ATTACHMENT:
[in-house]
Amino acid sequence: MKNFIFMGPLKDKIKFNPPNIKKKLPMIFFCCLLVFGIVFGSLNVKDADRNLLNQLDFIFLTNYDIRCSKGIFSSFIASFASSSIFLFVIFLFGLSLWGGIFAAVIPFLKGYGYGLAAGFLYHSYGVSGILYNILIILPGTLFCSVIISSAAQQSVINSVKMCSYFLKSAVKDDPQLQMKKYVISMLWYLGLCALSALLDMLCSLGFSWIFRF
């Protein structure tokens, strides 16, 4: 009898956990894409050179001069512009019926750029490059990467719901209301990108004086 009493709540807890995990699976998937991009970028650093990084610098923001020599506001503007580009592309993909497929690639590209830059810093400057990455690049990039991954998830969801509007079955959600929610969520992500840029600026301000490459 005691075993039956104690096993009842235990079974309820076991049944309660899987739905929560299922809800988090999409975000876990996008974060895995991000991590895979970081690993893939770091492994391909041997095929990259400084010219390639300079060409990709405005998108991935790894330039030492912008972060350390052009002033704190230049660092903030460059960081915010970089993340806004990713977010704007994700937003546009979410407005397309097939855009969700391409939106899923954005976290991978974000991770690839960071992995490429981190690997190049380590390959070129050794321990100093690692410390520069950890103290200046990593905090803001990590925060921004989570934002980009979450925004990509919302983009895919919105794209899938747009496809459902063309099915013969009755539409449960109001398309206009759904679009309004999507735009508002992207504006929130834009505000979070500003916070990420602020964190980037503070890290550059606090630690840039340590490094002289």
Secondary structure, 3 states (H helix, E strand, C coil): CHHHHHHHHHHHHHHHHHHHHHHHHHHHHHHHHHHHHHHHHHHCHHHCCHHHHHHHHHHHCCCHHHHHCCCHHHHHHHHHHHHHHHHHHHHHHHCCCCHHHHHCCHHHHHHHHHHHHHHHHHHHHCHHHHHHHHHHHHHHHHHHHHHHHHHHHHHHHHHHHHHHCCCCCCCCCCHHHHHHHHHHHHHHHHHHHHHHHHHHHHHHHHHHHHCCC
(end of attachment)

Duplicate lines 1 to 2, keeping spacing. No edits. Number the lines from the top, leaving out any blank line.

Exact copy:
[in-house]
Amino acid sequence: MKNFIFMGPLKDKIKFNPPNIKKKLPMIFFCCLLVFGIVFGSLNVKDADRNLLNQLDFIFLTNYDIRCSKGIFSSFIASFASSSIFLFVIFLFGLSLWGGIFAAVIPFLKGYGYGLAAGFLYHSYGVSGILYNILIILPGTLFCSVIISSAAQQSVINSVKMCSYFLKSAVKDDPQLQMKKYVISMLWYLGLCALSALLDMLCSLGFSWIFRF